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A group of restaurant and bar owners have sued the city of Minneapolis and Mayor Jacob Frey over the new rule that their customers must show proof of vaccination or a negative COVID-19 test to eat or drink inside.

The owners of the establishments — Smack Shack, Gay 90's, Sneaky Pete's, Wild Greg's Saloon, Urban Forage, Jimmy John's and Bunkers Music Bar and Grill — filed the lawsuit late Thursday in Hennepin County District Court. They want a judge to stop the city from enforcing the new requirement.

Minneapolis' vaccine mandate went into effect Wednesday, one week after Frey and St. Paul Mayor Melvin Carter jointly announced that the cities would institute a vaccine-or-test mandate to help curb the continued spread of the virus.

Read the lawsuit filed by restaurant owners against the city

Patrons must provide either proof of vaccination or proof of a negative COVID-19 test taken under medical supervision within the last 72 hours.

The plaintiffs say those requirements pose significant challenges and contradict guidance and recommendations from the state, the Centers for Disease Control and Prevention (CDC) and medical experts across the country, "all of which adamantly promote and encourage at-home testing." The purpose of the mandate is an attempt to prod the general public to get vaccinated, the plaintiffs say.

Frey, who announced the measure a week after reinstating indoor mask mandates, has argued that the vaccine requirement for indoor dining spaces is a critical step to avoid closures as the city's community transmission rate exceeded 1,300 cases per 100,000 people, putting the city in the "high-risk area category," according to CDC criteria. As of Monday, about 79% of Minneapolis residents were fully vaccinated.

Francis Rondoni, one of the Minneapolis attorneys representing the plaintiffs, said Friday that the mayor did not follow the legislative process and doesn't have the power to issue the order.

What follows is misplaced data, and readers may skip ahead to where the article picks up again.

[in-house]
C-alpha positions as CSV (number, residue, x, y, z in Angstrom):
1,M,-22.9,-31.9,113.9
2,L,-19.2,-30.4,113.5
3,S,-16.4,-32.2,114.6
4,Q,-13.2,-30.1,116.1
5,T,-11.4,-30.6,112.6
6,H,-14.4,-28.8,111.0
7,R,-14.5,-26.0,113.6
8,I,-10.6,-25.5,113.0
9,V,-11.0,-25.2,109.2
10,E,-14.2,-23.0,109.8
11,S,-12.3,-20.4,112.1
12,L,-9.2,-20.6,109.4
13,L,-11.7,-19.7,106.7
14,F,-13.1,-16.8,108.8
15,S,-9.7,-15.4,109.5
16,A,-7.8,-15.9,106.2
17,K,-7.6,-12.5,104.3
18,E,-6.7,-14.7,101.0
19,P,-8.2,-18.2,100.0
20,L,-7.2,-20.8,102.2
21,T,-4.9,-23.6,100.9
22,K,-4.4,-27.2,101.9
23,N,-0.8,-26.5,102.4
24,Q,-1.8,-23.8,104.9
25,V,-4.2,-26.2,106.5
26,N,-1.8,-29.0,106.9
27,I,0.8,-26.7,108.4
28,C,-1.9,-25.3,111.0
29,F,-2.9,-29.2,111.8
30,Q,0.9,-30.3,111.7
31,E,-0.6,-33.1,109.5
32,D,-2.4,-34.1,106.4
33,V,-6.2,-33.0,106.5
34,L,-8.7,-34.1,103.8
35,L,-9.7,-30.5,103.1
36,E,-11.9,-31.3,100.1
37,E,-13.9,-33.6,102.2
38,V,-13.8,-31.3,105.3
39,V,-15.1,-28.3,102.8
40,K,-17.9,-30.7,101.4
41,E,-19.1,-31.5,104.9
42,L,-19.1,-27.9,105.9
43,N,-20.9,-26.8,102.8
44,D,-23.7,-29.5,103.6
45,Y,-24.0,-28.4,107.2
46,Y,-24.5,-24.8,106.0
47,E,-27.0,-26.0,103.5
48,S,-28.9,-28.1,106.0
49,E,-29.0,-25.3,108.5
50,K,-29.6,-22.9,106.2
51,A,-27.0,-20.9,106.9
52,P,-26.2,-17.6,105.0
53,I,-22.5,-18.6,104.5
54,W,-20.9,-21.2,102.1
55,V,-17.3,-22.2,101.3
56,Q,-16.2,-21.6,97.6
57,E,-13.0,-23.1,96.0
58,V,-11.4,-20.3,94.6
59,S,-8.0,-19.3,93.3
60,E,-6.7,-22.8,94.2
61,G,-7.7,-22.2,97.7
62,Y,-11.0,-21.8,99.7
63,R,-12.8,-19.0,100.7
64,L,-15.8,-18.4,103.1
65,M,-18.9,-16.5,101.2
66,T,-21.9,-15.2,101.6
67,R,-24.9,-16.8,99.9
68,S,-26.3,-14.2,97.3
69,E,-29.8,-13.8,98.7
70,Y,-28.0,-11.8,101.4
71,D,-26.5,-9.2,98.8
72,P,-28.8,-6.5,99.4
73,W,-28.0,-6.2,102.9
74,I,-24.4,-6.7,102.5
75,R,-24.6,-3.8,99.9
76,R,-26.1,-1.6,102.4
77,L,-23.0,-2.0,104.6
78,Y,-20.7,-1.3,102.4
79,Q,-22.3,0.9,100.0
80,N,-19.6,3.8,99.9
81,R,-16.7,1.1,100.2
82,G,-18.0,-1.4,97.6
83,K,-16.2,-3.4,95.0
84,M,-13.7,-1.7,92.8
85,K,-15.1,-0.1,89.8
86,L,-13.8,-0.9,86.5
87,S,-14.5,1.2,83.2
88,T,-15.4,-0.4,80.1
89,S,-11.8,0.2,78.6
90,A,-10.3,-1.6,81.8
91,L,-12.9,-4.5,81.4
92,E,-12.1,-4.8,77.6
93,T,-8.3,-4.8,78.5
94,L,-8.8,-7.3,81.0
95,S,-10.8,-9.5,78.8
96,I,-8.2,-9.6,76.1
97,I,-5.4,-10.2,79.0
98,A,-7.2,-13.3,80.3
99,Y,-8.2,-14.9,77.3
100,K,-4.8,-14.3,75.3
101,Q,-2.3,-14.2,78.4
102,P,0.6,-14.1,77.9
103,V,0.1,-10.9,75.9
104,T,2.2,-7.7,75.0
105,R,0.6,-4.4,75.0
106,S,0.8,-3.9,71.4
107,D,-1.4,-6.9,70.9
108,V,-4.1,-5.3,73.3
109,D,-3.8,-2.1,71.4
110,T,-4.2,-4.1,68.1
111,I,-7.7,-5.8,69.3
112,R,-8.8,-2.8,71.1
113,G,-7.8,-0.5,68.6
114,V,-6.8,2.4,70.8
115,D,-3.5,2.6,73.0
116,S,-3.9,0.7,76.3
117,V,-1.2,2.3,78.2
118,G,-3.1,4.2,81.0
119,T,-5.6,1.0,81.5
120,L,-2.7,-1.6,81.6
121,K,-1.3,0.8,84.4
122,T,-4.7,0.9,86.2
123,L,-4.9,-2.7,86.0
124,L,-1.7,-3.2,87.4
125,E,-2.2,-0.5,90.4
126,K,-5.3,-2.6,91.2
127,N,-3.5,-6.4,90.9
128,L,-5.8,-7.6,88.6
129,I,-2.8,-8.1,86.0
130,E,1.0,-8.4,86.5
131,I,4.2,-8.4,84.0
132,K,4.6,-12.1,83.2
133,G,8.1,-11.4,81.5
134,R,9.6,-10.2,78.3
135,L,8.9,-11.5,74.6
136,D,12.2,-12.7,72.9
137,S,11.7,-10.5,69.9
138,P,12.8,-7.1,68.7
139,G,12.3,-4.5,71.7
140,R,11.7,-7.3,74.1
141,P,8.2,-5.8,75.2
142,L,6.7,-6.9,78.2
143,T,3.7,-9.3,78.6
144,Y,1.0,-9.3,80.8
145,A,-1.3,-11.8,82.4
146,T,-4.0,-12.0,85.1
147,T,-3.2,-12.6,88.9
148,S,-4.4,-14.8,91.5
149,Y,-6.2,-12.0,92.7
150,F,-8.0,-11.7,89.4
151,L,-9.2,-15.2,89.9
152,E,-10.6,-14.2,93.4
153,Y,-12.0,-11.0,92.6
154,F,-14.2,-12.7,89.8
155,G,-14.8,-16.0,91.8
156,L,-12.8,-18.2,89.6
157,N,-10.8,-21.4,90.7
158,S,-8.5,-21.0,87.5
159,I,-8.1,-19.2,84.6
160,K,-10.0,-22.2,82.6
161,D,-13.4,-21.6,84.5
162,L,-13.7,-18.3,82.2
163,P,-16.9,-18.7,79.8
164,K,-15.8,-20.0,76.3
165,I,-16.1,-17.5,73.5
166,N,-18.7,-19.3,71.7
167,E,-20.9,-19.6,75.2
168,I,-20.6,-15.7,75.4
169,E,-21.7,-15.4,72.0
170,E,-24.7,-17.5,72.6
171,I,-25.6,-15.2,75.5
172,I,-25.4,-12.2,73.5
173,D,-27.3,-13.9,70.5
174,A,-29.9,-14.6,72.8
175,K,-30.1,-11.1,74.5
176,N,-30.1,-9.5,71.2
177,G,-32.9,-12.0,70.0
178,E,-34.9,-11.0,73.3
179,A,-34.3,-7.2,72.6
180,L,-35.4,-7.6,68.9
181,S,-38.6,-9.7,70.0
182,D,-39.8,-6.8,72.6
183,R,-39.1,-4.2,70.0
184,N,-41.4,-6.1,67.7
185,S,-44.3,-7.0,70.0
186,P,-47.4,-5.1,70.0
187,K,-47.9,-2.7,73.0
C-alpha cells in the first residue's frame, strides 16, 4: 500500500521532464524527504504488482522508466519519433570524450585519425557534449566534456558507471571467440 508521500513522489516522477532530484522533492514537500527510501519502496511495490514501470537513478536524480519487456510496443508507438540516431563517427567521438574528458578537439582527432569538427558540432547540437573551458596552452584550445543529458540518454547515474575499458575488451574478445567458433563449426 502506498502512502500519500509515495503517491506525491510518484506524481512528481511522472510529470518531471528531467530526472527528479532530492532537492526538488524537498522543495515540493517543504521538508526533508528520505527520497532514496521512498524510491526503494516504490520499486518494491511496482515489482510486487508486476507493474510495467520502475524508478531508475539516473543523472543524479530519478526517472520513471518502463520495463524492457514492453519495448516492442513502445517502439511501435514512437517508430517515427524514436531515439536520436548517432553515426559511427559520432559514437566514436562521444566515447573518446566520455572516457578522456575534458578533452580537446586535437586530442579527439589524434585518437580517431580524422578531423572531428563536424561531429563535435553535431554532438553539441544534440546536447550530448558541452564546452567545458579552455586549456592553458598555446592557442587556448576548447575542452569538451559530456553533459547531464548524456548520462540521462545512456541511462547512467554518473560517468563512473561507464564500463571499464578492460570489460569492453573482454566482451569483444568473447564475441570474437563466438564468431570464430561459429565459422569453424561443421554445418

Rondoni said the mandate puts an unfair burden on business owners who have already been hit hard financially by the COVID-19 pandemic. He said the establishments, whose job is not to enforce a public health policy, are losing customers to suburban bars and restaurants and are being forced to hire additional help amid staff shortages to try and meet the mandate.

"The mayor especially issued an order by fiat," Rondoni said. "He just doesn't get to issue orders on his own. The problem is, is that when you bypass the legislative process in the city, then the bar owners and restaurant owners don't have an opportunity to be heard and they are damaged here."

A sign about the mask and vaccination mandate is posted at the hostess desk at the Smack Shack on Friday in Minneapolis.
A sign about the mask and vaccination mandate is posted at the hostess desk at the Smack Shack on Friday in Minneapolis.

RENEE JONES SCHNEIDER • Star Tribune

On Friday, Minneapolis City Attorney Jim Rowader said the mayor had the authority to issue the vaccine order and that his office will "vigorously defend this prudent approach to ensuring public health and safety."

"We are still in an emergency. The surge in transmission and infection caused by the Delta and Omicron variants renews [the city's] call to action," Rowader said in a statement. "It is unfortunate that Plaintiffs are not interested in doing their part."

Reactions have been mixed among business owners. Some, including those who required proof of vaccine or a recent negative COVID-19 test before the mandate, said the government's order makes it easier for them to enforce health and safety rules. Others said it was a hardship for their already struggling businesses, forcing some to abandon their dining areas or close altogether.

So far, the city said it has received complaints about five businesses not complying with the regulation and that city staff have reached out with information about how to do so. The regulation is enforced mostly based on complaints to the city's 311 system. Violations could result in warning letters, administrative citations, fines or misdemeanor prosecution, but city officials said their focus is to educate and work with businesses.

Frey's order no longer requires employees of all businesses offering indoor dining to be tested or vaccinated. He rescinded that provision after the U.S. Supreme Court last week struck down President Joe Biden's employer mandate for most businesses but left them in place for health care workers.